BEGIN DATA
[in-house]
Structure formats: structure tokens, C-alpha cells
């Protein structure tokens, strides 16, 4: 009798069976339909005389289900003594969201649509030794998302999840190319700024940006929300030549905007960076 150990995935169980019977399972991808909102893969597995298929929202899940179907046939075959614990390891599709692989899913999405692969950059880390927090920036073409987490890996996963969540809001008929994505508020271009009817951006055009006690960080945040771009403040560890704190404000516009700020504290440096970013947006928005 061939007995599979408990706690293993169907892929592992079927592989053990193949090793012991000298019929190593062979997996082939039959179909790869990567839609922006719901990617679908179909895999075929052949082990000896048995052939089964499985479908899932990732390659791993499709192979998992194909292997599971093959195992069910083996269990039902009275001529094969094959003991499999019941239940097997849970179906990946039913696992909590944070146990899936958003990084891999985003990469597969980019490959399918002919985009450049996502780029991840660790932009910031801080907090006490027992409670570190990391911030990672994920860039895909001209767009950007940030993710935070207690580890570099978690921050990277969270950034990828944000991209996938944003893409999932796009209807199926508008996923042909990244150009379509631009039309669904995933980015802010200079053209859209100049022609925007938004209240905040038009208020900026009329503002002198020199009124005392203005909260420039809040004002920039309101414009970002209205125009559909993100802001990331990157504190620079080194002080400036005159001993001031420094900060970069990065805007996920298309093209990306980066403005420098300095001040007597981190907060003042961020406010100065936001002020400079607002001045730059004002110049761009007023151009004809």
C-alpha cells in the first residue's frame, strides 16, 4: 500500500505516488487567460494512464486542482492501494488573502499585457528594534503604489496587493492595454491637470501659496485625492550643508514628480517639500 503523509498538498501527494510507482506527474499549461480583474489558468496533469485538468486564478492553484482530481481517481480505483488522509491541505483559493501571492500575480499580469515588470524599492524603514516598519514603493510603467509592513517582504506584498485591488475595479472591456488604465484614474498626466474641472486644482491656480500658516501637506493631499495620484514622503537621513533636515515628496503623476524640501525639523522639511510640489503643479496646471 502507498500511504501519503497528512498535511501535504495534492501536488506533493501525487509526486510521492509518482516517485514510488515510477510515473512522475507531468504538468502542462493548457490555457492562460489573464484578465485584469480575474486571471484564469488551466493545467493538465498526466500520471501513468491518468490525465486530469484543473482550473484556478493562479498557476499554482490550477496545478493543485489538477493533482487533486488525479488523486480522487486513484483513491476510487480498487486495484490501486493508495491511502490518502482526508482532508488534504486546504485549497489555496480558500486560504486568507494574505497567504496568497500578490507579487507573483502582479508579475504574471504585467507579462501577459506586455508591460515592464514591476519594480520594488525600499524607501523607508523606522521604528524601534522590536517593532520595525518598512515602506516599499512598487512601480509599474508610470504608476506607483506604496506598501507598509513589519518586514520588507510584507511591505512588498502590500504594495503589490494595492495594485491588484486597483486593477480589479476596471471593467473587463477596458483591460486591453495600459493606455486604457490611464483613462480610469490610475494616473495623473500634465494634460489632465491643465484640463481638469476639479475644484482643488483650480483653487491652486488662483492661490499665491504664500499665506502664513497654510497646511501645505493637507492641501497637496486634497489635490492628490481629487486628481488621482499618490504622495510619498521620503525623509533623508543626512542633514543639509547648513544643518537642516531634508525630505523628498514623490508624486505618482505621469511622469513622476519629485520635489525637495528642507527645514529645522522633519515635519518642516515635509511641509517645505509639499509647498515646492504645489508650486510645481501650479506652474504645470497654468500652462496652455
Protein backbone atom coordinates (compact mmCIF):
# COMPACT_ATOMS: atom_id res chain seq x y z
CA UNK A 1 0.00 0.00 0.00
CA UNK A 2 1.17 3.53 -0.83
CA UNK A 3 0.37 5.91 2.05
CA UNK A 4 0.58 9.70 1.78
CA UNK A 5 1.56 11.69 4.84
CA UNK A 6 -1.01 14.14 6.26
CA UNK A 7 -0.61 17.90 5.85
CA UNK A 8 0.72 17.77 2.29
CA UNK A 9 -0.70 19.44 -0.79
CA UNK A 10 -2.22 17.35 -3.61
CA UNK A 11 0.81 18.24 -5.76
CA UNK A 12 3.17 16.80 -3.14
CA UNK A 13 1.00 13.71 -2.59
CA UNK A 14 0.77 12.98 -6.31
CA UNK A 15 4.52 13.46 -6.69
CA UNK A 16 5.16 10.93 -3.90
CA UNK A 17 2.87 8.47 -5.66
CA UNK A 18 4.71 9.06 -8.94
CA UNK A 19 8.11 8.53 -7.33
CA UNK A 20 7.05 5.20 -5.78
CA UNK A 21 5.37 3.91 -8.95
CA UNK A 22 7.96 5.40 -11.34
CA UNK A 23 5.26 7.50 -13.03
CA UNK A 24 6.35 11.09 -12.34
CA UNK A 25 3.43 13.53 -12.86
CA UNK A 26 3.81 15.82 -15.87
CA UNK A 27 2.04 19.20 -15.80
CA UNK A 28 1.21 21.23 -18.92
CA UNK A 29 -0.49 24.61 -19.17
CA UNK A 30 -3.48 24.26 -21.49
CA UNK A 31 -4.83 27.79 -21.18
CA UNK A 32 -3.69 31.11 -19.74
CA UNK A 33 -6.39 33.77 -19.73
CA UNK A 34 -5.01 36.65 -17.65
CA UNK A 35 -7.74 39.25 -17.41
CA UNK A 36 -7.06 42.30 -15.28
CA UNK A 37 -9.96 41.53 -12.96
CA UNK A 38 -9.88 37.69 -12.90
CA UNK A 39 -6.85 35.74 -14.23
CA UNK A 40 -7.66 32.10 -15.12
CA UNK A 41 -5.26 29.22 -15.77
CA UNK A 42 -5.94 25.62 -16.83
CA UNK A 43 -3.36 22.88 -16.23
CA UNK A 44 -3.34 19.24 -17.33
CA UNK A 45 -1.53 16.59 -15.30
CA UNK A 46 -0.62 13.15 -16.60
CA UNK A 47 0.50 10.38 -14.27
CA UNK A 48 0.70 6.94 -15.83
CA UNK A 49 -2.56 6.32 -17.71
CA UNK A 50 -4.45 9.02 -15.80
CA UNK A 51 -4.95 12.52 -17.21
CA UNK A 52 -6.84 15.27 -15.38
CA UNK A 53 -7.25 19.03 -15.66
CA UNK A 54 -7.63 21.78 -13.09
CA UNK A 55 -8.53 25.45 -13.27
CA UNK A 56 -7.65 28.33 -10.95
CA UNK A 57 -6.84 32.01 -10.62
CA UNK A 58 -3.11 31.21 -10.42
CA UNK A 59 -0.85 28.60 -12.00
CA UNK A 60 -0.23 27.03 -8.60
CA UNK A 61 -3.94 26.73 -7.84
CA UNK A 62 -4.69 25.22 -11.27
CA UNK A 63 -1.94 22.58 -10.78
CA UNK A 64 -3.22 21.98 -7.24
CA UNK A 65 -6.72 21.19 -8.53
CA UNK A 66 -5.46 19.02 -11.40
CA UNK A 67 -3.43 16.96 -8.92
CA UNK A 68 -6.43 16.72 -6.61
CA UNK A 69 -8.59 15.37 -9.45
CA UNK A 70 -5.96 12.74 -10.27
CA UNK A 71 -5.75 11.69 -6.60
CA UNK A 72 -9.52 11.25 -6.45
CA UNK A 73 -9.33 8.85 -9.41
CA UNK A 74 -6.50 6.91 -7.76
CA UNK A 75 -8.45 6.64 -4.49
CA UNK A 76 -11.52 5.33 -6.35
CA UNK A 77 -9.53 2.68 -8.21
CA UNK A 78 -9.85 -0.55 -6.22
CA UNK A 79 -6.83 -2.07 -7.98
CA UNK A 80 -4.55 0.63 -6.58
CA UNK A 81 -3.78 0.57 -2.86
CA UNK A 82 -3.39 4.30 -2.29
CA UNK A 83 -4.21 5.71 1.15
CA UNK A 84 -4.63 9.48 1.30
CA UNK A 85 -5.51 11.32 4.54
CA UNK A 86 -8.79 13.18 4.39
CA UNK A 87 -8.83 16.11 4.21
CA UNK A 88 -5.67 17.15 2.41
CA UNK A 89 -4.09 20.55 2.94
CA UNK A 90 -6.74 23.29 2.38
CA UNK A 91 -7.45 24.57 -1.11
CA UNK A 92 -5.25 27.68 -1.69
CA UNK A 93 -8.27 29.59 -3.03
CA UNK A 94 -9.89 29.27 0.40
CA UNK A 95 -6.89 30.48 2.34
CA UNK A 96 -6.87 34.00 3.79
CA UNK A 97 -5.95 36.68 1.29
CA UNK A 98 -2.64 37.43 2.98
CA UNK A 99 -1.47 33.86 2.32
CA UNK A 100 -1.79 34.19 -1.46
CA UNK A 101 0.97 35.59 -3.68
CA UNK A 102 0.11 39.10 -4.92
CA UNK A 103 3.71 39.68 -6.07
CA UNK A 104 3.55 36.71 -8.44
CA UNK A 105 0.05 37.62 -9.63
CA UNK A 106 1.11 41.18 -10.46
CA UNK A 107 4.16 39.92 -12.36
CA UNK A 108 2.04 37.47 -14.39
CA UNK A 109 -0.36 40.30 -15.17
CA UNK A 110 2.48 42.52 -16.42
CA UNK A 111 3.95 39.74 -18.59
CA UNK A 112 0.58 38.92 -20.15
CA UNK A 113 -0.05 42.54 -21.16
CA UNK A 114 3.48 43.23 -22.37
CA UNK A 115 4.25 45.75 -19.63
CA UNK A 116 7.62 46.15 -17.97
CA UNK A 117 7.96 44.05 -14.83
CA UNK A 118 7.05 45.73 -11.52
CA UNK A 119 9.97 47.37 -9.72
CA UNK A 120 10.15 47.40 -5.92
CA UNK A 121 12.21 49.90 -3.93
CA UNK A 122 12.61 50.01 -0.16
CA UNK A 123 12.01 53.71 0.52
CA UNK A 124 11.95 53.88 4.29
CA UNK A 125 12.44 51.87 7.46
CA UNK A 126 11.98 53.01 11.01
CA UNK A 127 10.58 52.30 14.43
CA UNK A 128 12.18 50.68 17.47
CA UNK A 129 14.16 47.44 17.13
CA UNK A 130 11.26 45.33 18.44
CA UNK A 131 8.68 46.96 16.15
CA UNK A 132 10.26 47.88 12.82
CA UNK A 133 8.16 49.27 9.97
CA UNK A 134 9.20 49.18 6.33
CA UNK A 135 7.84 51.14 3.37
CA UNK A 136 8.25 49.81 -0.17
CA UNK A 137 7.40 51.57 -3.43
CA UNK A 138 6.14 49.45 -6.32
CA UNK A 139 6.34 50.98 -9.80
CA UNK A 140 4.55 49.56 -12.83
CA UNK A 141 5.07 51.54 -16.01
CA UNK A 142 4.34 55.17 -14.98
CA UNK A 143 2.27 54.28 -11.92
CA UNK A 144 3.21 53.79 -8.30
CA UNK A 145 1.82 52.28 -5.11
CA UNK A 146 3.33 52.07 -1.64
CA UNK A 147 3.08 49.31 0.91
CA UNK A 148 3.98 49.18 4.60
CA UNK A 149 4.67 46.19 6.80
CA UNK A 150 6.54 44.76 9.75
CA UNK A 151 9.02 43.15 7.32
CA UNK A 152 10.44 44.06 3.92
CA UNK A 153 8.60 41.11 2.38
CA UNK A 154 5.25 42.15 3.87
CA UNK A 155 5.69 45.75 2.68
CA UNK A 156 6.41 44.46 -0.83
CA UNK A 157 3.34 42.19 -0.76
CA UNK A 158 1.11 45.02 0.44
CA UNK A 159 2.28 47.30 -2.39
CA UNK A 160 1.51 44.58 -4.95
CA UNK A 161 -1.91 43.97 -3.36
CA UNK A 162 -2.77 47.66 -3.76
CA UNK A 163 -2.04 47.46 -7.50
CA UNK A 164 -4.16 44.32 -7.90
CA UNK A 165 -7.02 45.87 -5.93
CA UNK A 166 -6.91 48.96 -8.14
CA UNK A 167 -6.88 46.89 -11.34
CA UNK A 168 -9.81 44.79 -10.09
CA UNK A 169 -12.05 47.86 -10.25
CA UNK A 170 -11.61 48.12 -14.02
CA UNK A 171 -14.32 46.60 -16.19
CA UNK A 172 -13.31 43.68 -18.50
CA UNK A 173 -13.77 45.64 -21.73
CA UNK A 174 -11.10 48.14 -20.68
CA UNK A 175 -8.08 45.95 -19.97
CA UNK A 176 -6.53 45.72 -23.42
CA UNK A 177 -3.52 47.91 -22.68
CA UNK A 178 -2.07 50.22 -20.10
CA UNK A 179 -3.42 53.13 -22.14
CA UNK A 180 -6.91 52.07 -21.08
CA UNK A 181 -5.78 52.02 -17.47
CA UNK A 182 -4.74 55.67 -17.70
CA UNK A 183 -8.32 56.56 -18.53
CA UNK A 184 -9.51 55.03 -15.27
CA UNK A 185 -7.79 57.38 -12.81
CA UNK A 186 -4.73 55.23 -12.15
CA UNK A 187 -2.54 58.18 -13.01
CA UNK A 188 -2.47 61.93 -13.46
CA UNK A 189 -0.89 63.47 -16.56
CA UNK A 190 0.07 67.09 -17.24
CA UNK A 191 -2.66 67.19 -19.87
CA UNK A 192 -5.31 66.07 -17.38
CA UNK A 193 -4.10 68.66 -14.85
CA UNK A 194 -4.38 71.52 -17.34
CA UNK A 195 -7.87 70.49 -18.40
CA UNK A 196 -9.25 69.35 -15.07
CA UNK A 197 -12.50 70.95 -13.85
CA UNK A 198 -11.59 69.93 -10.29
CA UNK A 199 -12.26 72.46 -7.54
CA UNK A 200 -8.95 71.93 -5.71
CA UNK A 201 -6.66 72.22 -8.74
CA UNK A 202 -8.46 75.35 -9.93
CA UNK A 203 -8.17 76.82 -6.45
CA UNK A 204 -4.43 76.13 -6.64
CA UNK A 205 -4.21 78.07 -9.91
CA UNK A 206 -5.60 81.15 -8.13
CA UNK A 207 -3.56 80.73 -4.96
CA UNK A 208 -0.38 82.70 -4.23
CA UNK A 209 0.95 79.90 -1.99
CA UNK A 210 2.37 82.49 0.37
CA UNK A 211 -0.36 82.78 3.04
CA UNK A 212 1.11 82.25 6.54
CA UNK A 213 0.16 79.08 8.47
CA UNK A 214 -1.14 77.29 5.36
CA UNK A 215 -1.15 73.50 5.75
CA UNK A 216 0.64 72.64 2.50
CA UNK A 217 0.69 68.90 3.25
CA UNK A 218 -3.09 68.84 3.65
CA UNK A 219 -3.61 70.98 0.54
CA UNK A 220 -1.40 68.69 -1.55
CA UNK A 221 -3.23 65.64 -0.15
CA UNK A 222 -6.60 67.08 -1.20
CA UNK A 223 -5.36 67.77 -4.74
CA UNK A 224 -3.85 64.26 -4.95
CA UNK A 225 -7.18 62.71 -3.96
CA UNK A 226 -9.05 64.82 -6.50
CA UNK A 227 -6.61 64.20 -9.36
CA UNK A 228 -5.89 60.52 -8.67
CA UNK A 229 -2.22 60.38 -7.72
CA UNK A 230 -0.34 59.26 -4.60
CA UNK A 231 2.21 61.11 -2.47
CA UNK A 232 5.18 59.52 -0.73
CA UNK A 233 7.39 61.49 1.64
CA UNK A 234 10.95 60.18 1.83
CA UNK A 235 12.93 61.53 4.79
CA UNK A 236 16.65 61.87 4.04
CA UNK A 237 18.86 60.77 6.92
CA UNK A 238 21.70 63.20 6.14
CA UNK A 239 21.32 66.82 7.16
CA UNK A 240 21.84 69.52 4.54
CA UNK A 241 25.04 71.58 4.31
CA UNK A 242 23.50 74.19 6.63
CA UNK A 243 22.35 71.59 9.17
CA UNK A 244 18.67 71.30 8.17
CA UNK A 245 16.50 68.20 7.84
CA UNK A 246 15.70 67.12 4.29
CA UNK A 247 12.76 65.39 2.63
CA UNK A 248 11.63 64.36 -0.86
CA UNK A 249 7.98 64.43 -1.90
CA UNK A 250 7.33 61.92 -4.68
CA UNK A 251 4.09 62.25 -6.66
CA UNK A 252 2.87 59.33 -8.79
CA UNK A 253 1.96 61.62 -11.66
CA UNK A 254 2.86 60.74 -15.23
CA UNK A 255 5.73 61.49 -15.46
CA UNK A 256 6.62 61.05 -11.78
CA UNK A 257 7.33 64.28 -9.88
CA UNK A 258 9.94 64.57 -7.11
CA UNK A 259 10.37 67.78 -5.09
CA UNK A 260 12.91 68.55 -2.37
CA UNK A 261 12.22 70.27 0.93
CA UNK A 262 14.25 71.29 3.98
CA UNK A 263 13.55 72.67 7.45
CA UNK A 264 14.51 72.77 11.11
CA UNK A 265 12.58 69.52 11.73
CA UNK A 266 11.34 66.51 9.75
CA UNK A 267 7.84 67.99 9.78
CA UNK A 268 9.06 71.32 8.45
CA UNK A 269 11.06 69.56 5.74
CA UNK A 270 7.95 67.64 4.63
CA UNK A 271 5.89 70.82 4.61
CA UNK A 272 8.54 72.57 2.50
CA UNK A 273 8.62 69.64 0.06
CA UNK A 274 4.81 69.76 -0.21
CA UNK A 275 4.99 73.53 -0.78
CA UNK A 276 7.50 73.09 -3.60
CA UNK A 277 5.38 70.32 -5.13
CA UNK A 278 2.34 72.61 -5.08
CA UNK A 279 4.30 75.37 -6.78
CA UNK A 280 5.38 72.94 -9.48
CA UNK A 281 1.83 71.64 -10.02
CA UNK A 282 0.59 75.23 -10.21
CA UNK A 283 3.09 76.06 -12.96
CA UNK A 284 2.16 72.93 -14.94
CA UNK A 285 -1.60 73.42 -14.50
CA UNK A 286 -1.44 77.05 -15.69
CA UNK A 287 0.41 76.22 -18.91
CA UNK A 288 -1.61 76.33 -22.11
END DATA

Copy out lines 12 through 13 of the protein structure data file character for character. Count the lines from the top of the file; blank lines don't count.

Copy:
CA UNK A 6 -1.01 14.14 6.26
CA UNK A 7 -0.61 17.90 5.85